A drive towards carbon-neutral buildings, along with new rules regulating the construction sector, will ultimately result in higher property prices for first-time buyers, the director-general of the Malta Developers Association has warned.
“I would like political parties to not only think about ensuring sustainable development, but to also think about ensuring that the lives of first-time buyers are sustainable too,” Deborah Schembri told a PL policy discussion conference last week.
Schembri, a former PL MP and Parliamentary Secretary for Lands, made it clear that the MDA is in favour of recent moves to “radically change” the construction industry – such as by introducing new building codes and stakeholder obligations and by setting up the Building and Construction Authority.
However, she said that while all of this is commendable, policymakers need to bear in mind that it will burden consumers with higher property prices.
“Making buildings practically carbon-neutral, increasing costs of construction items like concrete and iron as well as delivering costs and dumping, ensuring all machinery are certified as Euro Standard… this requires huge investment, which is reflected in the price.”
“We’re trying to make sure neighbours are inconvenienced during construction works, and this too increases the cost of new buildings and land.”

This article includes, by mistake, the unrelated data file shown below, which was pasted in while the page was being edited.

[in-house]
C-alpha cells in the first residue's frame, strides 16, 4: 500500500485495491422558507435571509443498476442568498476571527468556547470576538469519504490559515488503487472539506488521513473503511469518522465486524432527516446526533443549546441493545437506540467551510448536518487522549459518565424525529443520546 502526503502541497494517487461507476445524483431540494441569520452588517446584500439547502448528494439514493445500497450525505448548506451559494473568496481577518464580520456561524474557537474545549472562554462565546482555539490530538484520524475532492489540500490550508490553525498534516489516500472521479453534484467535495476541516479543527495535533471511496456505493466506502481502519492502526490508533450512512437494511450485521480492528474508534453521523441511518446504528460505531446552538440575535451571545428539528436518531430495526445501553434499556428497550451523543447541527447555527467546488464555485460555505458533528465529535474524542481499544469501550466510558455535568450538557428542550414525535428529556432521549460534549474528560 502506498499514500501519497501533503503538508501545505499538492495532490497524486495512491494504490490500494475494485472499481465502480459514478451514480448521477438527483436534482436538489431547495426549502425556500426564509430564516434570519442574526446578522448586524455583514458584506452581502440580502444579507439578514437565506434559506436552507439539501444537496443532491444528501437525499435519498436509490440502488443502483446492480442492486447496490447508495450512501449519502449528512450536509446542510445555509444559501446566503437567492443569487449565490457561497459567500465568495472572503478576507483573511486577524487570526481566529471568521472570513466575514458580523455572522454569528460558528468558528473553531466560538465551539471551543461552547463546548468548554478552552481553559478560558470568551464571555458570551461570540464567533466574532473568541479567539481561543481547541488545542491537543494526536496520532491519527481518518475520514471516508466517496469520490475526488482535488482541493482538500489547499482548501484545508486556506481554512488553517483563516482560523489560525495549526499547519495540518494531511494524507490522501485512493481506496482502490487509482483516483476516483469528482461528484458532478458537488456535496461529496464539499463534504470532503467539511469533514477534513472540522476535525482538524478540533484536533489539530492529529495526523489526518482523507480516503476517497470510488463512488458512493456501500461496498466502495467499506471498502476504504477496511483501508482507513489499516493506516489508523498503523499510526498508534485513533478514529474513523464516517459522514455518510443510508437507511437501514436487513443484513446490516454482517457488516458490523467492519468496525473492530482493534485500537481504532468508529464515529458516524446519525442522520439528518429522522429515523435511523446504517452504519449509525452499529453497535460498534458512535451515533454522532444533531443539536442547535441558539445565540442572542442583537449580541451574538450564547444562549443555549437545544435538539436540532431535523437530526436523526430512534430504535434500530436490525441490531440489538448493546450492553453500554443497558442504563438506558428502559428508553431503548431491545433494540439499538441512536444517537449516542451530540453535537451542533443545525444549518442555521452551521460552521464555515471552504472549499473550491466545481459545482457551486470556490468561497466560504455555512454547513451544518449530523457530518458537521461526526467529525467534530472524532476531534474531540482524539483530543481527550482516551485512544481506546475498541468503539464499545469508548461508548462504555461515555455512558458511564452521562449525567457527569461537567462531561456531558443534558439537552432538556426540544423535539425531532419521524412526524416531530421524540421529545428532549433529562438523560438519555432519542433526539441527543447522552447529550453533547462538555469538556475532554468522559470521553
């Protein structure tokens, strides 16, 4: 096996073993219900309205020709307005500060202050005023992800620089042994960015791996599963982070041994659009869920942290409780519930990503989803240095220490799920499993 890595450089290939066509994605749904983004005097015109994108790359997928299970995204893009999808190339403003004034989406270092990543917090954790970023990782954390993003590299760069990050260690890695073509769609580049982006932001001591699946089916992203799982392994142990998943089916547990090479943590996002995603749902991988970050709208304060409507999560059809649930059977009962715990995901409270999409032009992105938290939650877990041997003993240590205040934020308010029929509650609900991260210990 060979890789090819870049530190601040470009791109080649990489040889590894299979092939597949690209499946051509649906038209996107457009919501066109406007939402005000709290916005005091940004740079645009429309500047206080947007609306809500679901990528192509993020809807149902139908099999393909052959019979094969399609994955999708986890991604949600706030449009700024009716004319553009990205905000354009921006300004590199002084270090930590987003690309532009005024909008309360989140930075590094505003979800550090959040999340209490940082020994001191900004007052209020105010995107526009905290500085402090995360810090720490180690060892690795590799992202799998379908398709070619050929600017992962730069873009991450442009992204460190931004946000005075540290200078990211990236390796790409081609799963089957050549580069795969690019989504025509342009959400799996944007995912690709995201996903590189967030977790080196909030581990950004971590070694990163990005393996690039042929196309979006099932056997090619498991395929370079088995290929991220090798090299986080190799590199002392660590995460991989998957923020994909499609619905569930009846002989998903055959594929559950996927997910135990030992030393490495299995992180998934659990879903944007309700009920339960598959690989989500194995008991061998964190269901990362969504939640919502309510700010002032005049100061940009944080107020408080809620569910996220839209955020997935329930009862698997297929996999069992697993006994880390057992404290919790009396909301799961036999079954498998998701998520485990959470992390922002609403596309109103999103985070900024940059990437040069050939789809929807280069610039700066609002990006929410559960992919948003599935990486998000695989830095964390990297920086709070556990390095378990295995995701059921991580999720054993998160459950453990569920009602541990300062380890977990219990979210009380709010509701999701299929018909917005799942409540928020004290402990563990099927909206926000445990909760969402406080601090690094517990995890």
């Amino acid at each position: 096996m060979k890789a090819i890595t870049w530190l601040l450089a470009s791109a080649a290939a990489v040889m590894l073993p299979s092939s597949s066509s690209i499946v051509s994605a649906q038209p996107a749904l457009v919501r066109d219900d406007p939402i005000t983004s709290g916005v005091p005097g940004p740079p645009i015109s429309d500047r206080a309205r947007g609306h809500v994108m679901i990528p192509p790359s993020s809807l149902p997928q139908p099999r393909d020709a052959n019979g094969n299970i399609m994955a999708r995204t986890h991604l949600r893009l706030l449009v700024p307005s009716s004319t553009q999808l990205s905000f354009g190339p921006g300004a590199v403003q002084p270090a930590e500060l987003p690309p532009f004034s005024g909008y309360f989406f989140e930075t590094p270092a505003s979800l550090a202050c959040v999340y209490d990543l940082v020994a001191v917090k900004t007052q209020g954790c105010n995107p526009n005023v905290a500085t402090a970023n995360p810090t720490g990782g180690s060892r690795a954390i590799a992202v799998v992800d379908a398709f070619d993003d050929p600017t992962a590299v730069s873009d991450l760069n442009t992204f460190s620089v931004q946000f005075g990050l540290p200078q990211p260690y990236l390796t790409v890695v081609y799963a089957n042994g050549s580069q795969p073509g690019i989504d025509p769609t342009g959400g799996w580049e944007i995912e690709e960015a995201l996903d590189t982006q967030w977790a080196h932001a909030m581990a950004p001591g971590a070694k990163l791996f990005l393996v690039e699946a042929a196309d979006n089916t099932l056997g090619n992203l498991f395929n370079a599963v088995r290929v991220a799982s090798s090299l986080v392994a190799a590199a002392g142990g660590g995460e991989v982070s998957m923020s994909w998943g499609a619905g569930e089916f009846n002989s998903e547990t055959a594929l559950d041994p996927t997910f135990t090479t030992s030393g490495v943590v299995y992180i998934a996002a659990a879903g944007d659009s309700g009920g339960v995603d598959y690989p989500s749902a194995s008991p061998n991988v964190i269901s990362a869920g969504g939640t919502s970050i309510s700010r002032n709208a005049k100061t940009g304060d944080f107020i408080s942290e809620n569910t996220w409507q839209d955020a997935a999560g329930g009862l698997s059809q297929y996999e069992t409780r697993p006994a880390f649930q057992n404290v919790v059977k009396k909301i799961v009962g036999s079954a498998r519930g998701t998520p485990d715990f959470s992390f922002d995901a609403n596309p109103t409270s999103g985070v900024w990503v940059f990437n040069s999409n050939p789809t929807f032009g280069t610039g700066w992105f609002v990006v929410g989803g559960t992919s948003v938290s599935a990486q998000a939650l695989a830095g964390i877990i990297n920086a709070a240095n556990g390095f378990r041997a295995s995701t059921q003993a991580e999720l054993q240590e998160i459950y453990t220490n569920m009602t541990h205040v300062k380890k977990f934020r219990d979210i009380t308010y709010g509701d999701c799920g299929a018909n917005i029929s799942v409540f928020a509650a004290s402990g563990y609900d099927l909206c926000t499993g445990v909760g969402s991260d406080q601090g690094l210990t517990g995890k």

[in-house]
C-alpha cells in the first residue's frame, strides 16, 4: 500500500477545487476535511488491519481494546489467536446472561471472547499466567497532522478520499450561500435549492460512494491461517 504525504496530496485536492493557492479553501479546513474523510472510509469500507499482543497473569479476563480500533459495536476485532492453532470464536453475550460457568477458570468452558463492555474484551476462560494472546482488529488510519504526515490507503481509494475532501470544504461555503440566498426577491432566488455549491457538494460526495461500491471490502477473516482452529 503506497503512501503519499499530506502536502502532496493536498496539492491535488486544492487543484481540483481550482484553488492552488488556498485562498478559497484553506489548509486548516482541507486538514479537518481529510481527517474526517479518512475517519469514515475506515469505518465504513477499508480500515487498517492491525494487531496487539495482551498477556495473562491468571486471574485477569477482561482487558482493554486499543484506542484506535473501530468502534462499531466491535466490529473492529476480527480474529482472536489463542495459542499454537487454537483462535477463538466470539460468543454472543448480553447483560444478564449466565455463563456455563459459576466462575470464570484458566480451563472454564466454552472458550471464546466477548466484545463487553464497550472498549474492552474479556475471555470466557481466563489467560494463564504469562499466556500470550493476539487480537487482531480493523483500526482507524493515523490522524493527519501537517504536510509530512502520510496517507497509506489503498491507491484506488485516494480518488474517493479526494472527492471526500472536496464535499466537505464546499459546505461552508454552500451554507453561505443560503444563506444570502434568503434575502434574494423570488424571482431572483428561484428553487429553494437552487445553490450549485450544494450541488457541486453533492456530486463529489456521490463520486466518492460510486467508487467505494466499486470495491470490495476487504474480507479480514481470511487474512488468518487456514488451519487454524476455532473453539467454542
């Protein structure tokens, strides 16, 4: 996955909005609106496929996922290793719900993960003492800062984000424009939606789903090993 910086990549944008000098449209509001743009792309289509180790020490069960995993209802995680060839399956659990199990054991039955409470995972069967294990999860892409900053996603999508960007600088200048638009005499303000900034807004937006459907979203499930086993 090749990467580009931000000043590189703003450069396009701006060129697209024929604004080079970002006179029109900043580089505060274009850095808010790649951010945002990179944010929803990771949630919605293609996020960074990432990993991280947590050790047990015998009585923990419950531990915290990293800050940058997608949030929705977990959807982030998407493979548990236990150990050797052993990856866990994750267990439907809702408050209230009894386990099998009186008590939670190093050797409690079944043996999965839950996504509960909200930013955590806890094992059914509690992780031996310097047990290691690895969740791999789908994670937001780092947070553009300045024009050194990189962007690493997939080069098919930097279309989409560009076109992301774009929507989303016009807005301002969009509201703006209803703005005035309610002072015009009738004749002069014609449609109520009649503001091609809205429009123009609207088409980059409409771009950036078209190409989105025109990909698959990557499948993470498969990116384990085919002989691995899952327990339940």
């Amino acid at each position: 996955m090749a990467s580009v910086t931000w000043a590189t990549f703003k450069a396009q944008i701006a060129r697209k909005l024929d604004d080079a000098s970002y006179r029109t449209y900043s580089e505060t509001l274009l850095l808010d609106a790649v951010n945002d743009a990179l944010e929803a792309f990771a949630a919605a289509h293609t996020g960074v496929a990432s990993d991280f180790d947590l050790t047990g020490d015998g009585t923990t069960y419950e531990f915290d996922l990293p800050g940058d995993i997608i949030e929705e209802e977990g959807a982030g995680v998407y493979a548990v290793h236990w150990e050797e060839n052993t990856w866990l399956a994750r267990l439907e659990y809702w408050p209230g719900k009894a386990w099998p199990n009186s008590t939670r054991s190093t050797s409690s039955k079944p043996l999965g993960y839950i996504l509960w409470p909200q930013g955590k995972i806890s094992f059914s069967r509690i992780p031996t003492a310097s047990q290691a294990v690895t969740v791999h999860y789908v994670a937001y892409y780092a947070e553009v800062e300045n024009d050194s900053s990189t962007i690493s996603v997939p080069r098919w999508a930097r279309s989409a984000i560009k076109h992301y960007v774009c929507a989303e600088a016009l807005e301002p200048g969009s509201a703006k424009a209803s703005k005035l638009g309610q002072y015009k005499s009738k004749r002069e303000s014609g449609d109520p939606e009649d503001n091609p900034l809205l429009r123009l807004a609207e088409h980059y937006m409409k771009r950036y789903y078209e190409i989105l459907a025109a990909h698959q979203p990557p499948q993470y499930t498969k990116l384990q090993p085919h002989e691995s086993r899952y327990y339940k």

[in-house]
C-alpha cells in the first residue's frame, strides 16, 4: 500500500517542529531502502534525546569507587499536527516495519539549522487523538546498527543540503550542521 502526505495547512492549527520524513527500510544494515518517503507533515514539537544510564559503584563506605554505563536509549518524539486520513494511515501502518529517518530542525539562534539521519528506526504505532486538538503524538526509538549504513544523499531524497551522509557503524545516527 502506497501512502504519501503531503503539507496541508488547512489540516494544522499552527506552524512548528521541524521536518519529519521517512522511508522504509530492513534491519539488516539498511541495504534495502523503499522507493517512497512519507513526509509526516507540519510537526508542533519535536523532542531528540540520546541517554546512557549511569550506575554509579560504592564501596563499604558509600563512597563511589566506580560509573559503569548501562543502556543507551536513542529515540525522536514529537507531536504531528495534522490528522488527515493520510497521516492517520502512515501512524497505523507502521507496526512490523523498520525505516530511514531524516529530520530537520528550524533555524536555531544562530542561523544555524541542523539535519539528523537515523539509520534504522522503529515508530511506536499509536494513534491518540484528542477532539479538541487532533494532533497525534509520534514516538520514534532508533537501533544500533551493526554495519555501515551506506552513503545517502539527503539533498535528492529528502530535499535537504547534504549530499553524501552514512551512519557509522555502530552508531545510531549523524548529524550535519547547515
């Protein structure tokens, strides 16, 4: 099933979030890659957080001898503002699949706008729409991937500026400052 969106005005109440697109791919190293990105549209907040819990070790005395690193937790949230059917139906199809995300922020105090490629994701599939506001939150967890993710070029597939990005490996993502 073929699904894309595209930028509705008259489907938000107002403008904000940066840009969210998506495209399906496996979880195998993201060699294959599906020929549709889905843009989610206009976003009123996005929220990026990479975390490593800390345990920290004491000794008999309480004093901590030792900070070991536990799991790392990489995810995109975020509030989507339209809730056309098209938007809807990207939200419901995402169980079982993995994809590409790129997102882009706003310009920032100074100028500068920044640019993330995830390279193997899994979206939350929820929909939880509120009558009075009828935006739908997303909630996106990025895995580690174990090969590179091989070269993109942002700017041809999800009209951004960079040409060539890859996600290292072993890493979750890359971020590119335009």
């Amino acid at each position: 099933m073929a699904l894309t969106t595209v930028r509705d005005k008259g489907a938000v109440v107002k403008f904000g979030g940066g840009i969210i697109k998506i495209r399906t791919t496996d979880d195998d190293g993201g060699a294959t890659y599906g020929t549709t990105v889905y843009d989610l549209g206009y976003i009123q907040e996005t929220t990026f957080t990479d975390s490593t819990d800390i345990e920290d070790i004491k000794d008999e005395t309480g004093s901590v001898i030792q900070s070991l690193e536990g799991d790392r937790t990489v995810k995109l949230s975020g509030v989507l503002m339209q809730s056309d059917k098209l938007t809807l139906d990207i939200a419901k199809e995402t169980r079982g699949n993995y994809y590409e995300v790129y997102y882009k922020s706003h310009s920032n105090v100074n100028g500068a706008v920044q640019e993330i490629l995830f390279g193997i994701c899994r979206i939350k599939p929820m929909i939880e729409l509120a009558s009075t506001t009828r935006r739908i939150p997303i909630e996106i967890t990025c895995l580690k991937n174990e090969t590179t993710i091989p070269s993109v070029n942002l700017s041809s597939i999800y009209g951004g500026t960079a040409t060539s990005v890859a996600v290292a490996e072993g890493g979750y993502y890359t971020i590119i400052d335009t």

“When you factor all of this, as well as the fact that we are using more renewable energy resources, future buildings will be considerably more expensive.”
Combining these new building realities with the increasing popularity of renewable vehicles and daily utilities, Schembri therefore said future governments must strive to make “people’s lives, and not only development, more sustainable”.
“The balance between development and environment must be more sustainable for people starting off and who cannot afford this new price discrepancy,” she said. “How can we help these people out?”
In line with the European Green Deal, Malta aims to become carbon-neutral by 2050, which would require transforming its economy into one with net-zero greenhouse gas emissions.
Last May, Environment and Planning Minister Aaron Farrugia launched a long-term strategy that aims to reduce the consumption of carbon in residential buildings by 40% and in non-residential buildings by 36% by 2050.
“The government aims to invest millions in the next ten years in this strategy, both in the form of grants as well as to invest in public buildings to reduce carbon emissions from buildings and to move towards carbon neutrality,” he said.